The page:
I was mid-condemnation when I felt it. Like a scratch in my right eye that wouldn’t go away. Was it a speck of dust? A fleck of mascara? Whatever it was, it was annoying and making it harder to concentrate on the conversation I was in. But I persisted in accusing my friend and justifying myself as the “righteous one” who just wants people to be loved. I was so bent out of shape by what was happening when I suddenly became aware of how much I was hurting the other person. So…

The conversation ended. Backs turned, doors closed, and tears welling up on both sides. Silence.

And I was still left with that stupid thing in my eye.

Wait…what’s that one passage in the bible about specks and eyes that we’re all familiar with on some level?

“Why do you see the speck that is in your brother’s eye, but do not notice the log that is in your own eye? Or how can you say to your brother, ‘Let me take the speck out of your eye,’ when there is the log in your own eye? You hypocrite, first take the log out of your own eye, and then you will see clearly to take the speck out of your brother’s eye.”1

Do not miss the irony in this. I still feel dumbfounded. In the middle of trying to press upon and expose someone else’s “dust,” I ended up feeling the log in my own eye. Like…literally.

But…it’s impossible to have a log in your eye. Dust yes…but a log? C’mon. But! I think anyone who’s had anything stuck in their eye can tell you – whatever it is feels so much bigger than reality. Dust feels like a log. Tiny exfoliating beads from facewash feel like tree branches. Maybe that’s why those things are so hard to get out…because you’re looking for this huge oppressive object when in reality, it’s the tiniest little thing that exasperates our eyes.

And it’s the tiniest little things that exasperate our hearts. Such small things.

Bitterness. Desire2. Envy. Self-centeredness. Malice. Pride.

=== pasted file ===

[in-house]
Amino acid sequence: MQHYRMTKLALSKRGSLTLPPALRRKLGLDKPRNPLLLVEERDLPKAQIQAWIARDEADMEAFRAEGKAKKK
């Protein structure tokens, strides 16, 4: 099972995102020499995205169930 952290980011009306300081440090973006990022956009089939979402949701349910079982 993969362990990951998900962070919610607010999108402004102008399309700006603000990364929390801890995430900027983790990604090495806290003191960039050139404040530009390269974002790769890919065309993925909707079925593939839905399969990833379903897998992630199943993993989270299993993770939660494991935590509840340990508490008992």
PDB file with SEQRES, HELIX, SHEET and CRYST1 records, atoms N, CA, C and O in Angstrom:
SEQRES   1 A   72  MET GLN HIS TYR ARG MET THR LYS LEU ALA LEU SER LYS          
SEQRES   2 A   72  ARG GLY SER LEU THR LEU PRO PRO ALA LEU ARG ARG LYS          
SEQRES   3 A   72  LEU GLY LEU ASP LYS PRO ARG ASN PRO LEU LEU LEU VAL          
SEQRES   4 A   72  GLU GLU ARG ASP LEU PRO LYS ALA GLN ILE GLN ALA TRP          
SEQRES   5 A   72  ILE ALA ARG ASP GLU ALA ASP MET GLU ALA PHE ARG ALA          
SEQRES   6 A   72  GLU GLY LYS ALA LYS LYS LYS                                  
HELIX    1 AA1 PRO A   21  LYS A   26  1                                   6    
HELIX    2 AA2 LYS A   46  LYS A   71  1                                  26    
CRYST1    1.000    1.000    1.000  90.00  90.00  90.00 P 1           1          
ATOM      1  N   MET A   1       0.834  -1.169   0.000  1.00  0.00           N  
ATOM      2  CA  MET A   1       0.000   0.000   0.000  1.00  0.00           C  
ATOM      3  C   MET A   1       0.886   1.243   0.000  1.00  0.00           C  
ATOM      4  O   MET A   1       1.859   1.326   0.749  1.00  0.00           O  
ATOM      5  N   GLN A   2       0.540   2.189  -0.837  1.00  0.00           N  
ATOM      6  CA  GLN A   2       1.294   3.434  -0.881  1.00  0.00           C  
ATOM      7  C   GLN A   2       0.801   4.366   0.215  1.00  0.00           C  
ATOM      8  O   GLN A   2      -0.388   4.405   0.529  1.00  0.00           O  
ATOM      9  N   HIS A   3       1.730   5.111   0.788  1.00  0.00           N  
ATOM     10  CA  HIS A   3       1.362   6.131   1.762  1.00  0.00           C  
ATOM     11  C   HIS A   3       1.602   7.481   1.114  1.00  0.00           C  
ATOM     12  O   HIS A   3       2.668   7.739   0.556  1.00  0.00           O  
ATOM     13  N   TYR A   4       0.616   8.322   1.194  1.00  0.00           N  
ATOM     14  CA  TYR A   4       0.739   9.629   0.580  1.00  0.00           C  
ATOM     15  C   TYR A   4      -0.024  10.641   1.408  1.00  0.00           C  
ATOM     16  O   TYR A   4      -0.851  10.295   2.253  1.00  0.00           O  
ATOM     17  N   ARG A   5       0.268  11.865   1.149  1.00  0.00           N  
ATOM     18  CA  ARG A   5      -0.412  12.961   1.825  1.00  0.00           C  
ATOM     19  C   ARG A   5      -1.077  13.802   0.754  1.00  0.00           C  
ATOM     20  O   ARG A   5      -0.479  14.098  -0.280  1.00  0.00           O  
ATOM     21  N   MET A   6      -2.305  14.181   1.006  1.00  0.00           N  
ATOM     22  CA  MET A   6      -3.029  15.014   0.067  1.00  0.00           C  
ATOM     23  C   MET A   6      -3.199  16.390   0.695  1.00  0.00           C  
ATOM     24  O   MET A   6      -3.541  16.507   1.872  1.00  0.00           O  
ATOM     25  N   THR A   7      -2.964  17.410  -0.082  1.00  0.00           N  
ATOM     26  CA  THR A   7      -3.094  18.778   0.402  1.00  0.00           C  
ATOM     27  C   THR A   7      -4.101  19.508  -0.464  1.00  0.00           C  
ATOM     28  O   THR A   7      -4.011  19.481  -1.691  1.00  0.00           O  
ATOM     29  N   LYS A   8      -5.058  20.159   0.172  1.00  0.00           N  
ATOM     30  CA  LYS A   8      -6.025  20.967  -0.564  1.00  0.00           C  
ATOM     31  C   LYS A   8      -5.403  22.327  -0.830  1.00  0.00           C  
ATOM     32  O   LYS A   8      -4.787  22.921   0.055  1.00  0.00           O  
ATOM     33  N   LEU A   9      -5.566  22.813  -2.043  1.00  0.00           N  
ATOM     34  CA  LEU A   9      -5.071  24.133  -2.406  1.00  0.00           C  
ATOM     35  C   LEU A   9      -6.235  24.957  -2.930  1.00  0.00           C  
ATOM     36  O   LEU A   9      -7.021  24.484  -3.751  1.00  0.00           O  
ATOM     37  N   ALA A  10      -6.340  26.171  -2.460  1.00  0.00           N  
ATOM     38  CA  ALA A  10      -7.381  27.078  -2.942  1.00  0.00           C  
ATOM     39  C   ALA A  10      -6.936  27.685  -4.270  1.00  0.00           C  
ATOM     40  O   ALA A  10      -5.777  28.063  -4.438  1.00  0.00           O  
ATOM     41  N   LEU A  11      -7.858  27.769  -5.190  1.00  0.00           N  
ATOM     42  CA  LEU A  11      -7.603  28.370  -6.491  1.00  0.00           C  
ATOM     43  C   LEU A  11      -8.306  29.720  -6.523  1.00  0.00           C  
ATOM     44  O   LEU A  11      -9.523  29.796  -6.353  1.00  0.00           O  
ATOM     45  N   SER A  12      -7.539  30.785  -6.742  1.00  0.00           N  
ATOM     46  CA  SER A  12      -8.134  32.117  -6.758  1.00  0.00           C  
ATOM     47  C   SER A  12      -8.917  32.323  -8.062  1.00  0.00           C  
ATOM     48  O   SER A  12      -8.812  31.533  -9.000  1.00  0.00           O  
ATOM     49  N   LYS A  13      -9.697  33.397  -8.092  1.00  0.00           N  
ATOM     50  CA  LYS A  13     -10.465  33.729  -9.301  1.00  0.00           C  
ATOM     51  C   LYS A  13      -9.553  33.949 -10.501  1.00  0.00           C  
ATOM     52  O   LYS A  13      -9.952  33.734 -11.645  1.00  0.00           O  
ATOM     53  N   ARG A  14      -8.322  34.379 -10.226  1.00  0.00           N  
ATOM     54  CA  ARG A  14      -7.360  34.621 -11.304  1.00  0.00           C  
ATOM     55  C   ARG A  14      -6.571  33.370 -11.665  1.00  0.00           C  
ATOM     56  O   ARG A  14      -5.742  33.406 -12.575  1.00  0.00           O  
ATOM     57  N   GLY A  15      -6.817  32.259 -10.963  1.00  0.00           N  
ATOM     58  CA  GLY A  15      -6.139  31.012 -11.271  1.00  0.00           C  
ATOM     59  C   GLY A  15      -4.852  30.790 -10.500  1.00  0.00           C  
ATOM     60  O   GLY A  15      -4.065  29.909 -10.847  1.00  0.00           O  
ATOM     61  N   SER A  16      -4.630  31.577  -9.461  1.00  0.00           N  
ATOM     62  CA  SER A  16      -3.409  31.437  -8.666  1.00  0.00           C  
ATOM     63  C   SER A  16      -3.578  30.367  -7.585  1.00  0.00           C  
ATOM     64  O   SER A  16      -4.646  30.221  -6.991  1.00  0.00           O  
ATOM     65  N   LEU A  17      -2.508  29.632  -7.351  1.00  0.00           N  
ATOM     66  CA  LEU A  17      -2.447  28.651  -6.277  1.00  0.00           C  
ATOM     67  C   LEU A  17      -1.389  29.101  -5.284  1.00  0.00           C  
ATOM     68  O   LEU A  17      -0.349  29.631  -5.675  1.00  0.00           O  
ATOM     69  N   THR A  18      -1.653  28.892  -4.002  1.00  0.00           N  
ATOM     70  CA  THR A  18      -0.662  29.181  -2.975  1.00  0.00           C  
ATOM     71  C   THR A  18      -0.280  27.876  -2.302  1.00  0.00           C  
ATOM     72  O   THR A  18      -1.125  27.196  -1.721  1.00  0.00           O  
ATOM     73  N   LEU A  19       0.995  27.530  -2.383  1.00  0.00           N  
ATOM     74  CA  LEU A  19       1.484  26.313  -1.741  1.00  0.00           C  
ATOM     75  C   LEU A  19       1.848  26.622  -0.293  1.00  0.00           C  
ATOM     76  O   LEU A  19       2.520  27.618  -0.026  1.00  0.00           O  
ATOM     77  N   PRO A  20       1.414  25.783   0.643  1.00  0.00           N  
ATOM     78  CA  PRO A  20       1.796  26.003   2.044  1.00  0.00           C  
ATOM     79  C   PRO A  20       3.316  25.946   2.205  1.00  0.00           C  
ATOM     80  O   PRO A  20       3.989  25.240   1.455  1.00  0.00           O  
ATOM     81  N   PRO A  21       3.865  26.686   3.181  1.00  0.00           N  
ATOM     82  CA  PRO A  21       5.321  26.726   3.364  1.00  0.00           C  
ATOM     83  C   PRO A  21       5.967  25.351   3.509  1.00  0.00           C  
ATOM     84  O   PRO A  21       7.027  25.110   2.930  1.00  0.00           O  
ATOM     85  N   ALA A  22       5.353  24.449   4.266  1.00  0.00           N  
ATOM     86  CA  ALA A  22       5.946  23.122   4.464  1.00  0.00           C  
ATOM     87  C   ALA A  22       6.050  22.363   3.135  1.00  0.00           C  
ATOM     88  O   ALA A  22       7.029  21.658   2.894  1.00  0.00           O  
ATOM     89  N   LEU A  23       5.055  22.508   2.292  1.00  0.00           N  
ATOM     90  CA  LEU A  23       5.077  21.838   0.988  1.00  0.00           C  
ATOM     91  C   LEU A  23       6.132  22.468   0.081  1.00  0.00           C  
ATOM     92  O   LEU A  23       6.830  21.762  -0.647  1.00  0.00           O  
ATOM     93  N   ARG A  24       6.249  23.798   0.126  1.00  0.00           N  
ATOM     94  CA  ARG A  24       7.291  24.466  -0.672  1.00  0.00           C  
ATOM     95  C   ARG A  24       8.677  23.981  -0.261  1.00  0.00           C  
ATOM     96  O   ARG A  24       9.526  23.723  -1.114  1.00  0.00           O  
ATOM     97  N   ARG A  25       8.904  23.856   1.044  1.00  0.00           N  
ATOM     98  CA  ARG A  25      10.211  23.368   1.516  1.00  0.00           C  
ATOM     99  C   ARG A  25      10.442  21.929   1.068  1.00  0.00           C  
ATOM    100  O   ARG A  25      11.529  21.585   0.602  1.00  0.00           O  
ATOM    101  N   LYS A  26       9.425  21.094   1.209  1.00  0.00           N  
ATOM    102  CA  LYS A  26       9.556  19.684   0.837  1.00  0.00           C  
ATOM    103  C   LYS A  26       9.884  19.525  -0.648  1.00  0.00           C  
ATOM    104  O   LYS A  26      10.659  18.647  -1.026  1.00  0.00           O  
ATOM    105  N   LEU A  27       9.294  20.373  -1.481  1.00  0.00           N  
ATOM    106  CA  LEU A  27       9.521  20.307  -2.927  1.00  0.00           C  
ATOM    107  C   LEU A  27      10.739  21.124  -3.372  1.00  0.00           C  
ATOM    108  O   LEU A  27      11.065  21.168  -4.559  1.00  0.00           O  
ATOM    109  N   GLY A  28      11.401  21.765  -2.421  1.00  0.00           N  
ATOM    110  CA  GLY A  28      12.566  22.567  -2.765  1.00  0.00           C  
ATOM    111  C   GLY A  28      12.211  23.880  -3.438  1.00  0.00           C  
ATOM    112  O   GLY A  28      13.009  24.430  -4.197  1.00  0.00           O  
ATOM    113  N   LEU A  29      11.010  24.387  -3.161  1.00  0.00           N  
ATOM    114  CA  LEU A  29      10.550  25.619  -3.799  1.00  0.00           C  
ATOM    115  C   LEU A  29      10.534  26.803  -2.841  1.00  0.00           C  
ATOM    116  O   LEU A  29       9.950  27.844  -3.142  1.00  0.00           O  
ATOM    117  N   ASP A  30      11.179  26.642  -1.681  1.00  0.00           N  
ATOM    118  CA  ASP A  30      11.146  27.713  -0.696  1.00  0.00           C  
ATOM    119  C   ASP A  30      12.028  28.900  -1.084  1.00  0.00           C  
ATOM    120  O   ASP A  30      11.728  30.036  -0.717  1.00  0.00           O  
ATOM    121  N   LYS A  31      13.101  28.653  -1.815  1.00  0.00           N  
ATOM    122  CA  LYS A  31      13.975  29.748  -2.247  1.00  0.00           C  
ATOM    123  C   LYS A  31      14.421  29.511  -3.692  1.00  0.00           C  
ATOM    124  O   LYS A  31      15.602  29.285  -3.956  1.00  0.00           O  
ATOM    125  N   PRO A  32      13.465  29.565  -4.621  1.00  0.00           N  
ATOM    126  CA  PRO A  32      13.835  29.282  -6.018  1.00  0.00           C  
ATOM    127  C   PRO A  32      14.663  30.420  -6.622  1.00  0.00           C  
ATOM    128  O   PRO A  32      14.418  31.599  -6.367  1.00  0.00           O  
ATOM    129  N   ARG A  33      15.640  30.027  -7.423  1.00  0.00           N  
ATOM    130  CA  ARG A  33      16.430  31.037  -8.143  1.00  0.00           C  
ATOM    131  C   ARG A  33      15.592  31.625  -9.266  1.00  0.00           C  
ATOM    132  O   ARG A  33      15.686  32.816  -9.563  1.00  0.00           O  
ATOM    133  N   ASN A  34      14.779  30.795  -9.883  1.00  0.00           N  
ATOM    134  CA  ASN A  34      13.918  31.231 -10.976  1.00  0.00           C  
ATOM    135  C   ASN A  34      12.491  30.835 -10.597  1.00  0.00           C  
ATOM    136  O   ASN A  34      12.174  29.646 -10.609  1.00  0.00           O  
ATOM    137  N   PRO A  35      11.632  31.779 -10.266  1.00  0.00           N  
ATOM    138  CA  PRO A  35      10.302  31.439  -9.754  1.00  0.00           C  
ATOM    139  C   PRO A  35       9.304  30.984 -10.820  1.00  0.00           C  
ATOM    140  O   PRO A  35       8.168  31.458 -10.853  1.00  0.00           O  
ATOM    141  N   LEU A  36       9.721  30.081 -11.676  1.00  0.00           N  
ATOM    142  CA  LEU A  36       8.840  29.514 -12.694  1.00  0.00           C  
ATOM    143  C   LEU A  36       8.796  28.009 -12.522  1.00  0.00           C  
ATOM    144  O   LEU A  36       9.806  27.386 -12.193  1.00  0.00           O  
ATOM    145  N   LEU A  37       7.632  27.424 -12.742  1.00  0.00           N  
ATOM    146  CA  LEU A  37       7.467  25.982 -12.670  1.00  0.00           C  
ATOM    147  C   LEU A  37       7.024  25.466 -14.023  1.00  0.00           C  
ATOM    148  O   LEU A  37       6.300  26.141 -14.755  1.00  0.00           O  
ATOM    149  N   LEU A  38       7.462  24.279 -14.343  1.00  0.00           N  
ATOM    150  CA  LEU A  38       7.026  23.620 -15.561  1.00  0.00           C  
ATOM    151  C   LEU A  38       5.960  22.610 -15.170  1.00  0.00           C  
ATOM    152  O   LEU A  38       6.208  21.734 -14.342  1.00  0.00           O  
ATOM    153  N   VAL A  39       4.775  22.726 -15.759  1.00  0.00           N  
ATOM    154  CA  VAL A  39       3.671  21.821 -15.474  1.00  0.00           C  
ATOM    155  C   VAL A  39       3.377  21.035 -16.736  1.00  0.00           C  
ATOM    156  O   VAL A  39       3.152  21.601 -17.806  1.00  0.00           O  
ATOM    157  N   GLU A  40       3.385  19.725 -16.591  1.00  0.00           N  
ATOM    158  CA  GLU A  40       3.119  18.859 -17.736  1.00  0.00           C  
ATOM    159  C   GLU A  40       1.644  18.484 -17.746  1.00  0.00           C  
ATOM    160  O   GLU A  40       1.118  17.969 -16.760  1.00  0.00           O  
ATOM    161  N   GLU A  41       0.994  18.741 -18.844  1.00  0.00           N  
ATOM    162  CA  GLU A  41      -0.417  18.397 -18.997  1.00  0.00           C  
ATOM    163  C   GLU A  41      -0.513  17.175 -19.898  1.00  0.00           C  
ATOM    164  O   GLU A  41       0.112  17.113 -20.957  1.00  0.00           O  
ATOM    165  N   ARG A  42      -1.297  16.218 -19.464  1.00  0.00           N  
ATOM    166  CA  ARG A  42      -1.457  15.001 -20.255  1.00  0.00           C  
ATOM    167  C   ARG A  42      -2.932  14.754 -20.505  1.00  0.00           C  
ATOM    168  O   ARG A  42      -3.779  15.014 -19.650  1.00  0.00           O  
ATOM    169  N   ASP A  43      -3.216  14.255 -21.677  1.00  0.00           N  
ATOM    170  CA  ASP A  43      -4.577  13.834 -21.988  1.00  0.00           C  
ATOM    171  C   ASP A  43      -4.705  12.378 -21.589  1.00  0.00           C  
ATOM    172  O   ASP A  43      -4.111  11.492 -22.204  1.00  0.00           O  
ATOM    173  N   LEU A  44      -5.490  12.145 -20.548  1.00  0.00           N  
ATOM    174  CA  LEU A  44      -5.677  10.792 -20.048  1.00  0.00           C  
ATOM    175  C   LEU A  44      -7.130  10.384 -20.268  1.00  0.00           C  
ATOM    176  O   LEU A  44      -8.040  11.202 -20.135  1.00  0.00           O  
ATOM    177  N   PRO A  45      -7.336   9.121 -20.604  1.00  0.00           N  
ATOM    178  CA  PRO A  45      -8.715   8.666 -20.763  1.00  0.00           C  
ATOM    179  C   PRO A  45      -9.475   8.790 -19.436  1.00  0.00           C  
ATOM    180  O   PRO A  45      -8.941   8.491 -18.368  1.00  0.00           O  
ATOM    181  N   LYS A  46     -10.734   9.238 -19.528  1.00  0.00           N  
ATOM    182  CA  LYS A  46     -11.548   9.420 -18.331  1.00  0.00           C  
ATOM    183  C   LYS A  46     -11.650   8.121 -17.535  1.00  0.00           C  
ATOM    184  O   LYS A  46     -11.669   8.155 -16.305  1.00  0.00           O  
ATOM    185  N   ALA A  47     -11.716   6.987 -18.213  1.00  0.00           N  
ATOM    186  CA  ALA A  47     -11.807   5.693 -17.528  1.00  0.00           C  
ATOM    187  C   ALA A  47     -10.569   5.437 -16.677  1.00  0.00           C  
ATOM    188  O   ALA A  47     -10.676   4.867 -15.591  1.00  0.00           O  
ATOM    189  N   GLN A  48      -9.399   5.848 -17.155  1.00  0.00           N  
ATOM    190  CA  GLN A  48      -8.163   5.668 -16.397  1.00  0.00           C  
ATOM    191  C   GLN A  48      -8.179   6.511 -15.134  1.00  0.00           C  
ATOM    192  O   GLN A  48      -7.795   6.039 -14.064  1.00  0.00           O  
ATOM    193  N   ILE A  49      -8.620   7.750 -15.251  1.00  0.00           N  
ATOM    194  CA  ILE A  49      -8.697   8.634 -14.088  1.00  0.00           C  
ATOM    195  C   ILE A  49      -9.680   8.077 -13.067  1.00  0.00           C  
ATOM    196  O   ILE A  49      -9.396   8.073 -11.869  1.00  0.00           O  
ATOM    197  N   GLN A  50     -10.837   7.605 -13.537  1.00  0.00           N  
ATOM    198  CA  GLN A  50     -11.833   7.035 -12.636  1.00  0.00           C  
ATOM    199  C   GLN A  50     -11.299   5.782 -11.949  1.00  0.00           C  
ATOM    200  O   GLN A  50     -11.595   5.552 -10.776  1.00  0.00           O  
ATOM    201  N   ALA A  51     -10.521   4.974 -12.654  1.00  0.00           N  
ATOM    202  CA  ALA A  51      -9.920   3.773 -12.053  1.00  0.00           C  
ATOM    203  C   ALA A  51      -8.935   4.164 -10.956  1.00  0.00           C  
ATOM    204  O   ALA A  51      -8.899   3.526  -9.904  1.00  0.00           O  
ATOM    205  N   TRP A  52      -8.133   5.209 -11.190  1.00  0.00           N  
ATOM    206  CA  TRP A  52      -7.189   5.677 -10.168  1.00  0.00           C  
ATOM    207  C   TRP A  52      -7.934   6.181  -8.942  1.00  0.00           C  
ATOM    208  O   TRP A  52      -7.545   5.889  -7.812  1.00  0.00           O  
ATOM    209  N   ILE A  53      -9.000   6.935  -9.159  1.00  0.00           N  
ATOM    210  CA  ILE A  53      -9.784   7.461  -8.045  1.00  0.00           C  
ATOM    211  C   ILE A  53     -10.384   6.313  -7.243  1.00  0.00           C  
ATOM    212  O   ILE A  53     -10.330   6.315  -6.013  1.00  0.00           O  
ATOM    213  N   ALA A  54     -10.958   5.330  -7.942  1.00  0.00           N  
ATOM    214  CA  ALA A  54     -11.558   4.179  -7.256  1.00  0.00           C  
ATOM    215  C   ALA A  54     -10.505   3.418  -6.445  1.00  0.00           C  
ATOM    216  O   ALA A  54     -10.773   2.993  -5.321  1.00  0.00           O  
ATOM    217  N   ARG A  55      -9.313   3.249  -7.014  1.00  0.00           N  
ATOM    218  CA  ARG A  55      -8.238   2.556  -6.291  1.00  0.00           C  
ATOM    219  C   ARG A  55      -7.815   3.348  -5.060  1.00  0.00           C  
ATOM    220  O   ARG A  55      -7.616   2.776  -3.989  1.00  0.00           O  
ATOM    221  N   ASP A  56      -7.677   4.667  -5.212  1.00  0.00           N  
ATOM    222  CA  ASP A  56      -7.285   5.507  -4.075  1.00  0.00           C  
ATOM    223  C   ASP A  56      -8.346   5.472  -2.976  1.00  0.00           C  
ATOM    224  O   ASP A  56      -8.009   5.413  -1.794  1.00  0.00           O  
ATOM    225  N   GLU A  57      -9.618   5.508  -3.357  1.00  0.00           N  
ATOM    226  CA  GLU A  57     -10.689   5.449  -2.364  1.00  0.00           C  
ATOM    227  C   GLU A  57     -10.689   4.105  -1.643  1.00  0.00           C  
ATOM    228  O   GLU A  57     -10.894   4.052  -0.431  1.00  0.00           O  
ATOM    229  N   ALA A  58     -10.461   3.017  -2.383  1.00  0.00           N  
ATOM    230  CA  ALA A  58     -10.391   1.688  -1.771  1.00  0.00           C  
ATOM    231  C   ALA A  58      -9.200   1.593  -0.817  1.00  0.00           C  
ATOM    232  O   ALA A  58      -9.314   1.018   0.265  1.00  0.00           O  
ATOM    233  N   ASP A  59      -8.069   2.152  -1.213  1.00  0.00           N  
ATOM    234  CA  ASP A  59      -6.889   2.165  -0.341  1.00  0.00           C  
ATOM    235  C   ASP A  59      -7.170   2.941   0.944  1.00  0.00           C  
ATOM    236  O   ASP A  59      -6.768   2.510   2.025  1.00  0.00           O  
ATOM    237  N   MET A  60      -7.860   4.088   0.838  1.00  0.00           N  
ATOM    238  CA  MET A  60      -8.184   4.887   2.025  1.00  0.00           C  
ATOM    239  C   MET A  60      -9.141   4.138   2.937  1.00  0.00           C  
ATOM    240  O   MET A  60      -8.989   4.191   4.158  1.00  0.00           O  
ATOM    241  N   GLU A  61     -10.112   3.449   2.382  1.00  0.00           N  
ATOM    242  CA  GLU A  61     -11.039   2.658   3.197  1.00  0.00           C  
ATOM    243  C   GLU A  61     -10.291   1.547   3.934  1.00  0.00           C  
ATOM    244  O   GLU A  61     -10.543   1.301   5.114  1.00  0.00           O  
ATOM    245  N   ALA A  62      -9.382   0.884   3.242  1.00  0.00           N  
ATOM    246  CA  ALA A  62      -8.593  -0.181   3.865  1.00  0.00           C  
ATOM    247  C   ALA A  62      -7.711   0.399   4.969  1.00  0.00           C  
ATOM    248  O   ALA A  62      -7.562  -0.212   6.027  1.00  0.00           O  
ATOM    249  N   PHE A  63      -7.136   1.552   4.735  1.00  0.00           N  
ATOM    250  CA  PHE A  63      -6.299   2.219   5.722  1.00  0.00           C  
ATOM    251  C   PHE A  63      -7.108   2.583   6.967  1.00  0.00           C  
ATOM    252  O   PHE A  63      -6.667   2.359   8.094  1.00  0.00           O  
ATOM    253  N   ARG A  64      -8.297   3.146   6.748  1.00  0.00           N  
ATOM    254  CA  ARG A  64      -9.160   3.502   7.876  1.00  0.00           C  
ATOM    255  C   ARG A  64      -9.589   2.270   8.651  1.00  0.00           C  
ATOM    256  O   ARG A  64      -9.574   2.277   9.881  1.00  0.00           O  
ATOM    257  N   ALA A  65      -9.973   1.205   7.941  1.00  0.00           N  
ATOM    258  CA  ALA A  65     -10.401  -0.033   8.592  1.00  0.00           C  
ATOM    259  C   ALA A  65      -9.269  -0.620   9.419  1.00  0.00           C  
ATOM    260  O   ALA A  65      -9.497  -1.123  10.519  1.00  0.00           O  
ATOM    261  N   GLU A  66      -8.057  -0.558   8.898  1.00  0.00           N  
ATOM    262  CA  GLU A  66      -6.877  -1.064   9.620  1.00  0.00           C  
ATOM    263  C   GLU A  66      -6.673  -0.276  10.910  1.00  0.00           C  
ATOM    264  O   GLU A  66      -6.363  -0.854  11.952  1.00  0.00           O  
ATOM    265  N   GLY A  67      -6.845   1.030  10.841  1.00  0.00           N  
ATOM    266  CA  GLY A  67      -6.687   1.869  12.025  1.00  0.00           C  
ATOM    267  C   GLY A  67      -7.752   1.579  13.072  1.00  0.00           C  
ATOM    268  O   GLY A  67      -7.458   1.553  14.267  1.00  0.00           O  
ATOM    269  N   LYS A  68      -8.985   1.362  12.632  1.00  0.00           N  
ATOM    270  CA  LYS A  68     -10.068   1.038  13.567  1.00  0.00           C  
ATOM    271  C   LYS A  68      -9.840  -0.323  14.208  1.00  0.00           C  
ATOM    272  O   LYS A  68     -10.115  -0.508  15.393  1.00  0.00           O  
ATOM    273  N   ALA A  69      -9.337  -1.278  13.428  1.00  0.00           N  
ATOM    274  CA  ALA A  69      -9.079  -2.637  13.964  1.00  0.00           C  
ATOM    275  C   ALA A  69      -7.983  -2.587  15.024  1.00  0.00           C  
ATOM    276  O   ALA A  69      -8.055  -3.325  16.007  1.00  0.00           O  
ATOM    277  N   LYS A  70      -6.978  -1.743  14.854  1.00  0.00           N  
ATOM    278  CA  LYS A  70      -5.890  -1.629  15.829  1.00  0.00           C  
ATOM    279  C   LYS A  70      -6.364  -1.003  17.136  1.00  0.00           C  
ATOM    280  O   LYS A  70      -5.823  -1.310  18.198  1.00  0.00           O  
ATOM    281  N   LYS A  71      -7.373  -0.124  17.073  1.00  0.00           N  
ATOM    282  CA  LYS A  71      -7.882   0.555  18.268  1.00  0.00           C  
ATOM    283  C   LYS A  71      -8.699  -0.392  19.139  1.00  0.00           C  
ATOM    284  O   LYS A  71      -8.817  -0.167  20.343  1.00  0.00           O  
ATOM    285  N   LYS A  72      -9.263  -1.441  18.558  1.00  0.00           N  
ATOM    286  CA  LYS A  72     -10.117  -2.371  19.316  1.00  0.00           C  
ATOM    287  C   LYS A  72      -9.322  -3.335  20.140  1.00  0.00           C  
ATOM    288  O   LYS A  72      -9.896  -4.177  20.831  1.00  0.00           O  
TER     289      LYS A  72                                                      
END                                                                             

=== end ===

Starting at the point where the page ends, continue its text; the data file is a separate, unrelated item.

These are small things that our small hearts feed off of. They sell us short of the abundant love that creates the abundant life we are invited into. They are specks of dust in our eye that make us overreact, project, rage, self-indulge, and belittle. They offer us nothing but scratches and blurry vision. And when we feel their sting they feel so much bigger than anything we could ever deal with.

So what happened to my dust-inflicted eye? I tried to go about my day but I was constantly distracted by whatever was scratching my eye and the gnawing feeling in my own heart that something went really wrong. I tried to roll around my eyeball, put the tiniest specks of water in it, gently wipe it away and out. But nothing worked.

Finally, in desperation, I went to the bathroom and just stuck my eye under the faucet and turned it on. Victory! No more speck! But I was a mess…make up everywhere, water in my nose. I had never felt better. I needed a good old fashioned get-the-crap-out kind of flush.

And how our hearts need that too! We can’t “manage” judgmentalism. We can’t “discipline” ourselves out of gossip. We won’t convince ourselves to stop accusing each other. We have to get to the bottom of it and we have to flush it out. We have to stop long enough to peel of the layers of self-protection we’ve put on our specks and reveal them for what they are…and get them out of us. We can’t do that when we’re trying to achieve right behavior. That only happens when we let ourselves be exposed in silence. What bitterness do you carry that causes you to spew venom at everyone around you? What unfulfilled longing makes you cut everyone else down so you can secure yourself? What shame have you shouldered that makes you place shame on other’s shoulders? What ill was done to you that causes you to hurt others?

Expose it to the cleansing waters of God. Flush it out. It’s so small compared to the immeasurable riches of love.

And when it gets flushed out, I promise, you’ll be a mess. But you’ll see so much clearer and breathe so much deeper when the small things that exasperate your heart are replaced with a big, bright, and beautiful love. When bitterness is replaced with goodness, when desire is removed with joy, when envy gets lost in peace, when self-centeredness makes way for patience and faithfulness, when malice becomes kind, and pride turns to humble gentleness – then you can cry and hug and forgive and laugh and remember that we’re all broken and failing to love…and, in fact, it’s only when our hearts are being flushed out and exposed that we can ever actually truly love.

I don’t know about you, but that’s the kind of heart I long to have. Love help me.

  1. Matthew 7:2-5
  2. I find “Desire” a much more helpful word than “Greed.”
Rachel Leona

Author Rachel Leona

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